Vulnerable Writing as a Feminist Methodological Practice

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This article discusses the possibility for vulnerable writing within feminist methodological approaches to research. Drawing upon a project that involved difficulties and tensions in conducting transnational research, including the documenting and telling of a partial narrative of an individual who set herself on fire, the article discusses what it might mean to focus more explicitly on explicating and recognising vulnerability in writing. In providing examples from working with a situated, localised analysis that engages feminist, postcolonial and queer theoretical approaches to attend to the particular and everyday, I address some of the hesitations and uncertainties in undertaking research and producing knowledge, and concerns with forms of reflexive practice. At the heart of the discussion is the question of a vulnerable ethics, of how it is possible for feminist methods to represent the lives of others, especially when stories fail in the telling, both in providing adequate explanations and in the ways that trauma and suffering can remain incommunicable. Included in this are concerns as to how we as researchers are affected within the production of research. As a form of receptivity and wounding, the article argues for vulnerable writing that challenges feminist methods to remain open and receptive to what will always resist sense-making, while continuing to respond to the demand that we do justice to the lives of others.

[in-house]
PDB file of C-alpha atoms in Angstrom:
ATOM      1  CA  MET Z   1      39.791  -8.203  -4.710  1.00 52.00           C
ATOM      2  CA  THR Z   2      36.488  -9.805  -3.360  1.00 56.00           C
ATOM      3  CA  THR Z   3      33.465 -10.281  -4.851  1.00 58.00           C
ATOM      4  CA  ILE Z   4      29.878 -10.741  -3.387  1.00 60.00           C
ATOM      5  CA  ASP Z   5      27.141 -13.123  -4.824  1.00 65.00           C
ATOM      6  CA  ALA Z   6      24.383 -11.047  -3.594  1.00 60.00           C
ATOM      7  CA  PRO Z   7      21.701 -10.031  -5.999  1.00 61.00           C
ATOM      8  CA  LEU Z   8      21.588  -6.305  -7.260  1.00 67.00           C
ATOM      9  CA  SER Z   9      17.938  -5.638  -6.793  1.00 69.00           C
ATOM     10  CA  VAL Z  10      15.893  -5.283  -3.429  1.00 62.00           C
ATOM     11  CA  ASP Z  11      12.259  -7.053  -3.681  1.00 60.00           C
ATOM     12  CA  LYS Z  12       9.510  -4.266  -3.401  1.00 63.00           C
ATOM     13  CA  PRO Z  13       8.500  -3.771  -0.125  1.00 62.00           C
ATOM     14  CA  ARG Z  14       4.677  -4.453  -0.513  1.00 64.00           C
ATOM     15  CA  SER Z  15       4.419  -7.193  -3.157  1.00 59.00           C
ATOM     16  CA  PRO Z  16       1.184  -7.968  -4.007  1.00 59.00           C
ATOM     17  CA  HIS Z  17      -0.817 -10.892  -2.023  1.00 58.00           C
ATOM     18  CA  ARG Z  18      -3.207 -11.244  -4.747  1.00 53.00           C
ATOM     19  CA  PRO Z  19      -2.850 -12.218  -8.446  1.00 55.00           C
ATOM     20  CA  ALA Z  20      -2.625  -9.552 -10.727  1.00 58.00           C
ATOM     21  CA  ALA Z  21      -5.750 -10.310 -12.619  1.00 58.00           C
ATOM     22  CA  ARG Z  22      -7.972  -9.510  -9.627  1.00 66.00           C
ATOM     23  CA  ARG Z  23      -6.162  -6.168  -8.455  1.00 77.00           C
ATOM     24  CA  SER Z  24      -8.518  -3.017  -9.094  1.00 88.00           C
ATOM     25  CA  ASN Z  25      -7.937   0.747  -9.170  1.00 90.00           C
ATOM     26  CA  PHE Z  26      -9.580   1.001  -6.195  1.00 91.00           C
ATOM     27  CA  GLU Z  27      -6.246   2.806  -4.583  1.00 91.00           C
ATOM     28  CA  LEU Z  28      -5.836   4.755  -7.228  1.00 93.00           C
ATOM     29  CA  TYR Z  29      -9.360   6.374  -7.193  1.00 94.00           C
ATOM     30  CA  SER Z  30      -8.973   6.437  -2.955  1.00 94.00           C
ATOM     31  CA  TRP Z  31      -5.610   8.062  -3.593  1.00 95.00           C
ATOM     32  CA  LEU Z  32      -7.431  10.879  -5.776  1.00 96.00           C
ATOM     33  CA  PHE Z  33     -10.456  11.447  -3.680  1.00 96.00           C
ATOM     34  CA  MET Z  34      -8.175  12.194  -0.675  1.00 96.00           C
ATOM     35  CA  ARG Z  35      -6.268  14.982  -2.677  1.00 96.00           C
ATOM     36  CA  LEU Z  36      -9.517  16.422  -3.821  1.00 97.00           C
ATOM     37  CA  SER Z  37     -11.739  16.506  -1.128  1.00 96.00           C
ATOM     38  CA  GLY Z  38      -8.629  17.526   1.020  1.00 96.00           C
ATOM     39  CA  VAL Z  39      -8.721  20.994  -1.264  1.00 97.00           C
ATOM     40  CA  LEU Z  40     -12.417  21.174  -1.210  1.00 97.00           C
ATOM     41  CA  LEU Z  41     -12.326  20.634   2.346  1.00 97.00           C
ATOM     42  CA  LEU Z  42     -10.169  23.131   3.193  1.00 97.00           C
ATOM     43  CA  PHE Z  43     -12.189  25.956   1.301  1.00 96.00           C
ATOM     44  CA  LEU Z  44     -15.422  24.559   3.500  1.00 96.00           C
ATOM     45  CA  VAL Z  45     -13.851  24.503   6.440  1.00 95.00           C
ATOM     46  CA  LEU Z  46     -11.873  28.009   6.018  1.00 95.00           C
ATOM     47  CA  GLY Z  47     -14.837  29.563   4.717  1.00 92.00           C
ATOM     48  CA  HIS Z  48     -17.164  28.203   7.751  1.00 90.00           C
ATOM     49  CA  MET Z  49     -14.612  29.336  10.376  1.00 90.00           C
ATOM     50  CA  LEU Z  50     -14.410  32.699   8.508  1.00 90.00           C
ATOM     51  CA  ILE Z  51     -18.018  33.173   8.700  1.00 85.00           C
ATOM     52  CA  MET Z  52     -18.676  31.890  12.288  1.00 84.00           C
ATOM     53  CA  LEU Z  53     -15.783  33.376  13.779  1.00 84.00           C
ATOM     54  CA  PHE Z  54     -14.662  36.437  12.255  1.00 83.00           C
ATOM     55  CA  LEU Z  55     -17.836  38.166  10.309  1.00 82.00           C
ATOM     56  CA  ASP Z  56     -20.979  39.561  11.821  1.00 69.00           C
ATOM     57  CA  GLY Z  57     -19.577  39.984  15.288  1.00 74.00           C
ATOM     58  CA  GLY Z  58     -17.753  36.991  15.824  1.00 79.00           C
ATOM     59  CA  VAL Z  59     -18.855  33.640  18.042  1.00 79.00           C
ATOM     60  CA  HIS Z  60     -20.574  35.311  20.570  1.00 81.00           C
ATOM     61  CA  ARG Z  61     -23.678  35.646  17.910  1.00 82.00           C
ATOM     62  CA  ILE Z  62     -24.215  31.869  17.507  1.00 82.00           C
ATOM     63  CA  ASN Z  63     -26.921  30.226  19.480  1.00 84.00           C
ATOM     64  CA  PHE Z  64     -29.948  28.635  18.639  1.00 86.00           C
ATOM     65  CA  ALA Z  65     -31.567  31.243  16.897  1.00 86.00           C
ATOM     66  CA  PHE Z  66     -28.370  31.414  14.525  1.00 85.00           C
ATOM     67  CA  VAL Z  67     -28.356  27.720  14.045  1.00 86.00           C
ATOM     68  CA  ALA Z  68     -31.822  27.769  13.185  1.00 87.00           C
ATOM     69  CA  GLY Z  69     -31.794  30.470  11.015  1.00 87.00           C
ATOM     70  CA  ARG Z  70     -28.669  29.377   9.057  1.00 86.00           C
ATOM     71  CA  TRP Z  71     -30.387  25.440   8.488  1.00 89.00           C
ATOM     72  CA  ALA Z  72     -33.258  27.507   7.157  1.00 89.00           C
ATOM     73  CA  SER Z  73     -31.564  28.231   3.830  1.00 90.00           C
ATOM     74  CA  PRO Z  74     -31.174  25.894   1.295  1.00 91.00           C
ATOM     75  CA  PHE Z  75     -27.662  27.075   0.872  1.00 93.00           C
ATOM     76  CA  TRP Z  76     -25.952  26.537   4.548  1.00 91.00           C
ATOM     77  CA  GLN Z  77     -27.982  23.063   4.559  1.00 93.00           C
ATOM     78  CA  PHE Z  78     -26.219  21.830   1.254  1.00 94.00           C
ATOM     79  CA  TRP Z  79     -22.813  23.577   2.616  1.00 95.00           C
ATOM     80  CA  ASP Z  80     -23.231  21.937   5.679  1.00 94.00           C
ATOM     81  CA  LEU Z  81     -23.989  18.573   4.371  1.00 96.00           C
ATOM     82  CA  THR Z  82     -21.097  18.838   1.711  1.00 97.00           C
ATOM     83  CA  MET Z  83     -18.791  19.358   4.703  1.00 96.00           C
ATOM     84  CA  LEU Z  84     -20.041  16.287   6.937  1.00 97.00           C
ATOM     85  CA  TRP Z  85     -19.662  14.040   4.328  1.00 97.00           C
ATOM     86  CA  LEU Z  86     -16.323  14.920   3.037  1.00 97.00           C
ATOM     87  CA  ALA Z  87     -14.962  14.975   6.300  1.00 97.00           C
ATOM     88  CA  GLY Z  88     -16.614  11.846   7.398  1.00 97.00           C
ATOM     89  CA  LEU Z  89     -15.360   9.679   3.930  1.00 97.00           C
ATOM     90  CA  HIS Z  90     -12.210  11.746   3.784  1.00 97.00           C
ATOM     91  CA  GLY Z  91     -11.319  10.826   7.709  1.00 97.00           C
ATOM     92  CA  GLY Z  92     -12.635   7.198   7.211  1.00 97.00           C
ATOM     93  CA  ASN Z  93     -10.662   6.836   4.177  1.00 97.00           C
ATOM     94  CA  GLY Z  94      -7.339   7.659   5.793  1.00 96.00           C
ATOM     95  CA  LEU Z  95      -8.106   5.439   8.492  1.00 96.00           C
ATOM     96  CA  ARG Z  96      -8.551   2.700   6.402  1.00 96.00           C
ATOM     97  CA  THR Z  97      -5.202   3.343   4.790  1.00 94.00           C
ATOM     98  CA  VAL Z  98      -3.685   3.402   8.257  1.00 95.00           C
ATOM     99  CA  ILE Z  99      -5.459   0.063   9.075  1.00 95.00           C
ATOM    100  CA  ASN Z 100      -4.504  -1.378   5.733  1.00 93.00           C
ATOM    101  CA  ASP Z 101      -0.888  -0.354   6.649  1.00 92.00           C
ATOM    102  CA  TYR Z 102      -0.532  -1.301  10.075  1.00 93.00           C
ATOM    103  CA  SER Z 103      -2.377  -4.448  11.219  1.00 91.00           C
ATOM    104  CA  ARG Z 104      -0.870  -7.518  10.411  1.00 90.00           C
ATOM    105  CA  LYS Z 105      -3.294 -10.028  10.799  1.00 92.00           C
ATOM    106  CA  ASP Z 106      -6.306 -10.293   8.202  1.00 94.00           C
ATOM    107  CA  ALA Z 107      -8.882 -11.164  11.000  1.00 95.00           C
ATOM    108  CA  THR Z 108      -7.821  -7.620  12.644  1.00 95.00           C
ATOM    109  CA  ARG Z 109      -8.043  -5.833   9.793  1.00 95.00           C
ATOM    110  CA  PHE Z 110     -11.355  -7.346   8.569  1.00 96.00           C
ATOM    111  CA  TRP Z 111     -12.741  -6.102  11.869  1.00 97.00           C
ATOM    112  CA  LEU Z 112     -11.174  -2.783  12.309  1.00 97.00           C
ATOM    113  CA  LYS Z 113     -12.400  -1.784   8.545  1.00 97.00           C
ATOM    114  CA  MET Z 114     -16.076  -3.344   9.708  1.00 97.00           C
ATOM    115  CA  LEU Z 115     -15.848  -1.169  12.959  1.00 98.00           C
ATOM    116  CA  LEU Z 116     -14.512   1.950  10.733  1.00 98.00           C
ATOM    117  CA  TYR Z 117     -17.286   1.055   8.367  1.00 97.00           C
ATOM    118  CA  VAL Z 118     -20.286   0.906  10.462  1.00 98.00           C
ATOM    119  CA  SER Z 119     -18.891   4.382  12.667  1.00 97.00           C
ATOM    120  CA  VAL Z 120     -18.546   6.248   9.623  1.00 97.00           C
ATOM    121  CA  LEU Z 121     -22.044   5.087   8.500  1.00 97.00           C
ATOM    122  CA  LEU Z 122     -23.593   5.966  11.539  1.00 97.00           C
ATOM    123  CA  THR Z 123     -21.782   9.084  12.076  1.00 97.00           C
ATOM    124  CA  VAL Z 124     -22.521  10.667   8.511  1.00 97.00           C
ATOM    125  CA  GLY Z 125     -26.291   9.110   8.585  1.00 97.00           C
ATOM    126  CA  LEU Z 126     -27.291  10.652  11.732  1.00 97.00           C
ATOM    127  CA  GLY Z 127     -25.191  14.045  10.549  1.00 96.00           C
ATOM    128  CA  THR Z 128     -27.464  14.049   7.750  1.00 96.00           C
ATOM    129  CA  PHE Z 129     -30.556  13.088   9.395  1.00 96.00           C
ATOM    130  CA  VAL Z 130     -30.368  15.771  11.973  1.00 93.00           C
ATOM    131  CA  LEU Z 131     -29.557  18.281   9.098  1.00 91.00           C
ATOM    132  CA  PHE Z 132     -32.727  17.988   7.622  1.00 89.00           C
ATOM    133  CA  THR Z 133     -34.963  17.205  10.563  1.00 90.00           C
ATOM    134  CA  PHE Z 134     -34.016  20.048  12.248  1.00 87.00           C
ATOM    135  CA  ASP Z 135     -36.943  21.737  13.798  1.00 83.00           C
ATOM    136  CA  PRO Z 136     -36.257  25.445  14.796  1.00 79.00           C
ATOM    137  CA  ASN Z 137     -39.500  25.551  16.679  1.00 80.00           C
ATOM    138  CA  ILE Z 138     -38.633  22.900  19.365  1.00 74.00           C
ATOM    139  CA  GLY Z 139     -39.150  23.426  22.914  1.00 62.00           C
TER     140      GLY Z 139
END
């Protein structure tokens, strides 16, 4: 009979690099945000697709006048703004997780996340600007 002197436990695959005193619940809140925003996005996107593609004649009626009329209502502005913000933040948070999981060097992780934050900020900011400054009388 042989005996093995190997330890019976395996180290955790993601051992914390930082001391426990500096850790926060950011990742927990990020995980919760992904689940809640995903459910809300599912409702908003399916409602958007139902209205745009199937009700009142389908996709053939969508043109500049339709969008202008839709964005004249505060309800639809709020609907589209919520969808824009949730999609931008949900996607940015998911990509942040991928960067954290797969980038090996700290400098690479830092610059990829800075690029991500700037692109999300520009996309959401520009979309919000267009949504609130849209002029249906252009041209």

4404 Development Studies, 4405 Gender Studies, 44 Human Society
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Feminist Review
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SAGE Publications